Andreae Prozesky isn’t quite as pure as one might think.
Every now and then I’ll have a weird encounter involving food. I’ll be out picking up groceries or grabbing some kind of quick bite and someone, sometimes a stranger but more often a vague acquaintance, will come up to me and say, “you write that food column, don’t you?” “Yes,” I’ll reply, and realize that my shopping basket is carrying packets of Kool-Aid and a bag of white dinner rolls and a Styrofoam plate of confetti squares, or that my food court tray is holding up a large poutine and a giant waxed-paper cup of Sprite.
Then I’ll get the look, the “well, now I can’t believe anything you say, because I caught you sucking back high-fructose corn syrup at the mall” look. If I were a truly secure person, I would be able to ignore this judgey judgeness, perhaps even offer a cheese curd-draped French fry. But instead I get all socially-awkward and say things like, “Uh… I’ve just read a fascinating article on dying felted wool with Kool-Aid… if only you could get organic drink powder, but oh well, heh heh heh…” or “Man, this Sprite is gross, but when you look at the environmental impact of bottled water, I mean, heh, what are you supposed to do?” Then I babble nervously for a while, and the Nerd-spotter walks away, no doubt never to read my column again. Way to go, Food Dork.
I mean, yes, Sprite is gross, but it’s a kind of gross I like. I don’t drink enough of it to do any lasting damage, and it’s only ever in combination with greasy fries. Based on my own highly scientific research, I feel that the acidity of the soft drink counteracts the greasiness of the dinner somehow—although that’s probably wrong in about fifteen different ways. Oh, well. And poutine? Well, that’s food of the gods if you ask me. I’ve been known to go to the mall for no other reason than to get a big dish of it. Poutine is just tasty stuff.
Invariably, as the judgey-pants former reader walks away, I get all mad with myself for being so sheepish about my trashier food choices. For one thing, I know enough about food to balance my confetti square addiction with steady doses of green vegetables and whole grains. For another, just because I love a plate of sautéed Swiss chard with garlic butter, does that mean I can’t also revel in the magic that happens when hot gravy meets cold cheese? Just because I can whip up a gorgeous brown-rice soda bread, resplendent with sultanas, each slice yieldingly gritty beneath its thick layer of sweet butter, does that mean I should be ashamed of the pleasure I get from tearing paste-white dinner roll from paste-white dinner roll, the strands of unholy gluten pulling and snapping, the interiors soft as the dough they once were?
These are the sorts of things people call “guilty pleasures,” but I think that’s ridiculous. Feeling guilty about food isn’t going to help you eat more healthfully, and it’s certainly not going to make you a better person. In fact, I think that applying the principle of guilt to eating just waters down the meaning of guilt. Guilt is a potent feeling, so for heaven’s sake, save it for when you’ve actually done something wrong. If I eat half a chocolate cake, I may feel bloated, sticky, simultaneously wired and lethargic, and mildly nauseated, but I’m not going to feel guilty. Unless I stole the cake from a child’s birthday party. (Stealing from children is so wrong!)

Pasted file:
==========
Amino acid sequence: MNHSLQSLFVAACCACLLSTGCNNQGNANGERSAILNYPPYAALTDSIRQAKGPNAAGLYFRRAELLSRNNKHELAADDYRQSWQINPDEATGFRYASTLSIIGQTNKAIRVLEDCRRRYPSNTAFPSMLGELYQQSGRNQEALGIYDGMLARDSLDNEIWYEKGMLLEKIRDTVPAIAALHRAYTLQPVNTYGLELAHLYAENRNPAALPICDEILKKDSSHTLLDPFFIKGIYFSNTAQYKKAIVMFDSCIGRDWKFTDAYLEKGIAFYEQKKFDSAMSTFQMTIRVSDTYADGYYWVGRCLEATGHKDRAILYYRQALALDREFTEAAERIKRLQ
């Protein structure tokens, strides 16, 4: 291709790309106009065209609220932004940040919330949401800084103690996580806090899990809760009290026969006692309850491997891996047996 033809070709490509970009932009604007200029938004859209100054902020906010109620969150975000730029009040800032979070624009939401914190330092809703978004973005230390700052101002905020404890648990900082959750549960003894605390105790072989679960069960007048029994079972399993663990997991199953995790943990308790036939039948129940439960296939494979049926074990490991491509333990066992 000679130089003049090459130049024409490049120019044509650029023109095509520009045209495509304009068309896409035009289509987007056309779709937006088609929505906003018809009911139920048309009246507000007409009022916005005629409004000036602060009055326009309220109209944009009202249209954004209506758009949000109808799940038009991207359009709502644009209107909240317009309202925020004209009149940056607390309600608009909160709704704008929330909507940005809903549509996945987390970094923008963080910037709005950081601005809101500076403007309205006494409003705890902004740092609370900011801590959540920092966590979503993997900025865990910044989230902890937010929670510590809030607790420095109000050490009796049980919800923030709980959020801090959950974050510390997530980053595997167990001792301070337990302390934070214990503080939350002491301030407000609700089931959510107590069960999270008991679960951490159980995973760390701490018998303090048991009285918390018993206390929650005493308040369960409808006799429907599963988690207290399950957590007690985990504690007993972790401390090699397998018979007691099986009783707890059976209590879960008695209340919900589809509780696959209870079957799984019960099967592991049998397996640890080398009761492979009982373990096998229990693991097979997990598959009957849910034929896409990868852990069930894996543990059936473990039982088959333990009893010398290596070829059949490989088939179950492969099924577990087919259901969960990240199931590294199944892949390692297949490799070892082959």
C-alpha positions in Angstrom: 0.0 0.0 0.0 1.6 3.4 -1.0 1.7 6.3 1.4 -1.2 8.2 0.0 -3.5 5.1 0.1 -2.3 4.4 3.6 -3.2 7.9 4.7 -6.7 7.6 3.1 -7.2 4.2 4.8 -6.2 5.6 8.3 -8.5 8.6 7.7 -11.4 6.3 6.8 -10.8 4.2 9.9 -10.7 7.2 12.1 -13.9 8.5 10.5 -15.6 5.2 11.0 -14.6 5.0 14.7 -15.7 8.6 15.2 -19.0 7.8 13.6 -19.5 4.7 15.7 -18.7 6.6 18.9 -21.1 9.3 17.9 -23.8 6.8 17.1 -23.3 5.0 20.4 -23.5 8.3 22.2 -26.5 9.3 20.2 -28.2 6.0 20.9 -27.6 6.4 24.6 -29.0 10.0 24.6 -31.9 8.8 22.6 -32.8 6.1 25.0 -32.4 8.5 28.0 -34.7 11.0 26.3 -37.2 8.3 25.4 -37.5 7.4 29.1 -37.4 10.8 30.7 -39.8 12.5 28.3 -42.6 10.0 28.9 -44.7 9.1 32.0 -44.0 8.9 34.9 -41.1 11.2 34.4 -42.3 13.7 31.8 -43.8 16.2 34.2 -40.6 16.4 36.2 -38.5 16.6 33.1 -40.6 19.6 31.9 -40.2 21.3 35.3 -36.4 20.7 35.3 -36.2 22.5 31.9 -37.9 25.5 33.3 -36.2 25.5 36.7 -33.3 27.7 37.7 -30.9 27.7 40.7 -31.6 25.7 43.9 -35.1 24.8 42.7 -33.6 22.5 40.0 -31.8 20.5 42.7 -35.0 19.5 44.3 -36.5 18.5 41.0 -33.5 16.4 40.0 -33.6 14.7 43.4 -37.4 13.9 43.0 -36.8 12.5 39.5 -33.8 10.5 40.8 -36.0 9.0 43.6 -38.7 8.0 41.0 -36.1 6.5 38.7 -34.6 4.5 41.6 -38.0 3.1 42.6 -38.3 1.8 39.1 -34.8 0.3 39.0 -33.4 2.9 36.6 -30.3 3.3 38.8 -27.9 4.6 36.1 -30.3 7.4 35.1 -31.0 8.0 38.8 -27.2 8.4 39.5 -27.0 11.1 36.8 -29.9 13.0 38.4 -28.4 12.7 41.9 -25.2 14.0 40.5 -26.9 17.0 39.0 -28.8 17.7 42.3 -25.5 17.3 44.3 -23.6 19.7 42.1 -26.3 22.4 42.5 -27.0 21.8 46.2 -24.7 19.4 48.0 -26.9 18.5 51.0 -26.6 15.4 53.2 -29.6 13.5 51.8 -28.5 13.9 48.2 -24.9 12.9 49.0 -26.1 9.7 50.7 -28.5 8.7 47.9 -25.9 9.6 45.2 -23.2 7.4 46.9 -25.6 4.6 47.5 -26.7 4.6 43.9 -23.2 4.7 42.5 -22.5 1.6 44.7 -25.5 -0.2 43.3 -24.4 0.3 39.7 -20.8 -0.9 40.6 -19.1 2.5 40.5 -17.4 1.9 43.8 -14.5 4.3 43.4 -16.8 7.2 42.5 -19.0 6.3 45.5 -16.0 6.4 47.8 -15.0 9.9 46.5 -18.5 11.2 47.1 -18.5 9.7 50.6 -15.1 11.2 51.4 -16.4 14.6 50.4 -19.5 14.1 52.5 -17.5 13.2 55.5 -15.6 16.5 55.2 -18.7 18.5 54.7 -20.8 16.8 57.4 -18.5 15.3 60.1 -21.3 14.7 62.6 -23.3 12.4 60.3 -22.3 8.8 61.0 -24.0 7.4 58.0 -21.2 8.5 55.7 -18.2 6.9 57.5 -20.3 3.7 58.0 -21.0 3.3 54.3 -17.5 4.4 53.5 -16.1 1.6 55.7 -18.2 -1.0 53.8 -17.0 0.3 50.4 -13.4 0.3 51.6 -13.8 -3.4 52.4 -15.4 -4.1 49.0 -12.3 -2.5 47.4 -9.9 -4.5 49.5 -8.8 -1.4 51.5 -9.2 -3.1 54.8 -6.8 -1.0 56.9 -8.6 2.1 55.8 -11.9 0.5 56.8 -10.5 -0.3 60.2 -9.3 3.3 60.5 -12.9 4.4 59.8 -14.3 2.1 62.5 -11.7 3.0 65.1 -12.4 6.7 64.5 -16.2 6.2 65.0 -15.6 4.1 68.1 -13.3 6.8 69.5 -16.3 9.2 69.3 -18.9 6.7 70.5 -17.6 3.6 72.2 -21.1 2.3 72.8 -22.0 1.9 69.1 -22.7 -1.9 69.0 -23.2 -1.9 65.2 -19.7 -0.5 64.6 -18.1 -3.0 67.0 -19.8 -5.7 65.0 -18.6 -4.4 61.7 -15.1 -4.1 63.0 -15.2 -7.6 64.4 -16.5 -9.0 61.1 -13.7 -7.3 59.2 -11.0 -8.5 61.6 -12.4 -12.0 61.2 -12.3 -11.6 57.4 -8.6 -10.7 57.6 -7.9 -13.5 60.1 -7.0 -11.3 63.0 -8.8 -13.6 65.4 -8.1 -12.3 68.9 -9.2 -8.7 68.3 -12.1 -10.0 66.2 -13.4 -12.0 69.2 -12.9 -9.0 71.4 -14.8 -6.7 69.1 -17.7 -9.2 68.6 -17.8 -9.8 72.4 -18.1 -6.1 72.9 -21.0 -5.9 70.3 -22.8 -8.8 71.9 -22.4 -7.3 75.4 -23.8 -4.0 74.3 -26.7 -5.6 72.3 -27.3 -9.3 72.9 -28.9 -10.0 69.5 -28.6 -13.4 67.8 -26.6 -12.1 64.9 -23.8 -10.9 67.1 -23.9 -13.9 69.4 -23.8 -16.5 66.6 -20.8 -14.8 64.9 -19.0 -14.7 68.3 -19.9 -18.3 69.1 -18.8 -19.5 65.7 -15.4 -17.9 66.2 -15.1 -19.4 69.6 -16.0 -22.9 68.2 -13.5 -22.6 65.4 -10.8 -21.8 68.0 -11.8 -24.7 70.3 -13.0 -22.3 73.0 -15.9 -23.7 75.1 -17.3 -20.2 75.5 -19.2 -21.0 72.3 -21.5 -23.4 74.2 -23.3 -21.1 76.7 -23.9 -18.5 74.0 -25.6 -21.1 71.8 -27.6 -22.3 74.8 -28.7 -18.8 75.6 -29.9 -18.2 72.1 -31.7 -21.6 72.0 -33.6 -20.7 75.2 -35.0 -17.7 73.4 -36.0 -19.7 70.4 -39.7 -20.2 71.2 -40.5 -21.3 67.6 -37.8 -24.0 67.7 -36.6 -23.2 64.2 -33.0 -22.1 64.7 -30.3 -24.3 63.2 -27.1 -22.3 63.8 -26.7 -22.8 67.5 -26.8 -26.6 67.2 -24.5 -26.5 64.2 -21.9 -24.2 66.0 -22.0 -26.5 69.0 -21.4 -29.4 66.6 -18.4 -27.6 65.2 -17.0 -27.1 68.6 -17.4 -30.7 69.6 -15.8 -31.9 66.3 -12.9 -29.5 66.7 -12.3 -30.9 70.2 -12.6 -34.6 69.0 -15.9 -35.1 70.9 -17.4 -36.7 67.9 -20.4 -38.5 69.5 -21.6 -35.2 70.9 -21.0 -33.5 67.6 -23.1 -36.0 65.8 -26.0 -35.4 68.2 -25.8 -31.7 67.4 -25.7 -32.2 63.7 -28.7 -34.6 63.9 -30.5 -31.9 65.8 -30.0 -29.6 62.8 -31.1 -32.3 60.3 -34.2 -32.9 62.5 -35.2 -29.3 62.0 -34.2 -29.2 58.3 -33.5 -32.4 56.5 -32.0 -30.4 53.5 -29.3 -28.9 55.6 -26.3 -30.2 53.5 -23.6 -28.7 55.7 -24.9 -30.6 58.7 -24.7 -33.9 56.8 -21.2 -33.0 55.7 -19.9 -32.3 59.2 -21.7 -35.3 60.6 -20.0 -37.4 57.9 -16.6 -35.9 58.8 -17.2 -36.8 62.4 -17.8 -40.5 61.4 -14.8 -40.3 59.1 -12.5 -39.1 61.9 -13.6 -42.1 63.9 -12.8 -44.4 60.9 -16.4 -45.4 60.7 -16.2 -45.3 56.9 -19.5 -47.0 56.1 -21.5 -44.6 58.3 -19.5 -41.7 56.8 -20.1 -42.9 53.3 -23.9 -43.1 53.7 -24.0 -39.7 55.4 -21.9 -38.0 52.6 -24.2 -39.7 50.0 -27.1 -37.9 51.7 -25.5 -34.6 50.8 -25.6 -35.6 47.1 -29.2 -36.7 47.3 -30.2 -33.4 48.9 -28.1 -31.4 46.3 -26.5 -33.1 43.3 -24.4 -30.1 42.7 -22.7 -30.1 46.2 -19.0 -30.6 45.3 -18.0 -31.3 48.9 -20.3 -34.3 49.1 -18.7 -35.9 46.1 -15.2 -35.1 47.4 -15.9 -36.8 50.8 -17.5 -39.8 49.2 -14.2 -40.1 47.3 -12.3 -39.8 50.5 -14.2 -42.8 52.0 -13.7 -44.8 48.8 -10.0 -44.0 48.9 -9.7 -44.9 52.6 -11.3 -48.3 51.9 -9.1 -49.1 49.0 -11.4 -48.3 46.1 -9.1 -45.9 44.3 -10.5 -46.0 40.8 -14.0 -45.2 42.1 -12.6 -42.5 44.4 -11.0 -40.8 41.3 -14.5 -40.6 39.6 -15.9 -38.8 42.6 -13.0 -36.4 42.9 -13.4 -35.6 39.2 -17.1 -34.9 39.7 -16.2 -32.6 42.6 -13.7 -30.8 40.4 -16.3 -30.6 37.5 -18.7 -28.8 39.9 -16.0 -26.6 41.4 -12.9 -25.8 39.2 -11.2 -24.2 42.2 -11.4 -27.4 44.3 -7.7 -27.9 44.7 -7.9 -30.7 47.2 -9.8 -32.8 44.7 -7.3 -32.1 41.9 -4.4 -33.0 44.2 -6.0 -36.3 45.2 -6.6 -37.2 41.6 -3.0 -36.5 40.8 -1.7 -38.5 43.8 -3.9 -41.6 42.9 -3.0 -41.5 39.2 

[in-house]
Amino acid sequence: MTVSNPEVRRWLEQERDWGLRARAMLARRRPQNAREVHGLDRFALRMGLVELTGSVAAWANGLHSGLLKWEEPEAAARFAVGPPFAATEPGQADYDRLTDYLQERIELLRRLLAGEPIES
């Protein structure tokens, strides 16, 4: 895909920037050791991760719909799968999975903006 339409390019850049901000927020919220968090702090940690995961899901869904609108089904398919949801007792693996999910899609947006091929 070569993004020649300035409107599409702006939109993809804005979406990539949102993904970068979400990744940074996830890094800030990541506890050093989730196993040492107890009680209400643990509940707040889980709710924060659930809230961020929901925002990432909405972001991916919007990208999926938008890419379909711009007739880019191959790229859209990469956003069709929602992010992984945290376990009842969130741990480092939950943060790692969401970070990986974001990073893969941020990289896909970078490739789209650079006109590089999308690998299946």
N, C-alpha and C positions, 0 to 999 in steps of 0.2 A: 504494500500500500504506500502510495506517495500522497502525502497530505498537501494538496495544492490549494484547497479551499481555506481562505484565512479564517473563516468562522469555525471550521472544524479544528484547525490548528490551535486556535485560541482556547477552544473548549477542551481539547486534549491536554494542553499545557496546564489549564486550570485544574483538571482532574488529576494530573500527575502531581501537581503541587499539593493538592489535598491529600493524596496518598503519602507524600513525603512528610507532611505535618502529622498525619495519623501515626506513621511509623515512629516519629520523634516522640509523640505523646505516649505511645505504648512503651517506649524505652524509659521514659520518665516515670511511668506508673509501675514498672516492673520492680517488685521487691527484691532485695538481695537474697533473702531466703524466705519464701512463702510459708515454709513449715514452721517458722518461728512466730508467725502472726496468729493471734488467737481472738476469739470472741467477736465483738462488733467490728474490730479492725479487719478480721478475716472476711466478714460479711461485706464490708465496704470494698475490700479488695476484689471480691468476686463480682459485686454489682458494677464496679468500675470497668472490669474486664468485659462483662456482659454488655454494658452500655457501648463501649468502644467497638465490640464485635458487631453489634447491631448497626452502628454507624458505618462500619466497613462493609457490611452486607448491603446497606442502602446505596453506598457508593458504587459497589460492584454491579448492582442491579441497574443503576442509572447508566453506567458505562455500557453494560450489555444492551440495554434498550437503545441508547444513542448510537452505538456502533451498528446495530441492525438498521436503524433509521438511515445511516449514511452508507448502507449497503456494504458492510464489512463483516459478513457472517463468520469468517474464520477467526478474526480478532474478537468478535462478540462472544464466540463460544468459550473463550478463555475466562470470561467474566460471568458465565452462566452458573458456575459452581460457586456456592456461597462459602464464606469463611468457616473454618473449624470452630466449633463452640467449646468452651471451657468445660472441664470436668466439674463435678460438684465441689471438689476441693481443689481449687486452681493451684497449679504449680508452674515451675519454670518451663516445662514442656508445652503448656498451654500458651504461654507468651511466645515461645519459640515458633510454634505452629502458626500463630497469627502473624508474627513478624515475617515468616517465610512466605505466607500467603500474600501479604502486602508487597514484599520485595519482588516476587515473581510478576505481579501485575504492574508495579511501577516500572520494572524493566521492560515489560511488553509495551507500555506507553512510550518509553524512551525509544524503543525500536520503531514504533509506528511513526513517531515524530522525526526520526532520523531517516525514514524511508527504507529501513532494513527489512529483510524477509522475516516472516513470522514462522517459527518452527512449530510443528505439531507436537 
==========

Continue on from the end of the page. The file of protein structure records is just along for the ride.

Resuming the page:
Eating too much cake is perhaps a little stupid, but it’s not immoral.
So there you go. No guilt, no shame, and moderate amounts of junk food. There’s not a thing in the world wrong for it. Should you catch me in the grocery store, loading my cart with nasty, sugary, chemical doughnuts, rest assured it’s not something I do often, and that I’ll pay for it later when I feel like absolute rubbish. Then it’s back to the sensible homemade goodness for me.
Several really kind of gross things I dearly love
(in no particular order)
Marshmallows. I can’t have them in my house because I will devour the entire bag over the course of 48 hours, standing on a chair in my kitchen so that I can reach the top self where I’ve hidden them. And those fruity pastel mini marshmallows don’t even make it to the 36 hour point.
Miracle Whip. Oh how I love it. I know it’s not real mayonnaise. But you know what? Neither is Hellman’s. It’s all just glop in a jar. I’ll take my glop in a jar sweet and tangy, thanks.
Egg salad sandwiches made with Miracle Whip. On white bread, cut in triangles. At a school fundraiser. So very good.
Assorted squares. Of the sort that you find in the bakery section of your grocery store, or in convenience stores, especially those attached to gas stations, for whatever reason. Assorted squares needn’t be square, actually: peanut butter balls and their cousins, peanut butter mice, both count. I cherish them, even if they actually list “Parowax” as one of their ingredients. *Shudder*
Fried egg sandwiches. If you look at the components of the fried egg sandwich – fried egg, toast, cheese, mayonnaise (ahem, Miracle Whip, ahem) – there’s nothing actually wrong with them, but any sandwich that drips greasy egg yolk is kind of gross. But it’s oh so tasty.
Viva Puffs, and any of their copycat versions. See above entry on marshmallows. I can easily eat a whole package of them. Nobody in my house likes them but me. I’m so lucky!
Fried chicken. From Mary Brown’s. With Orange Crush. There, I’ve said it. Now you know.
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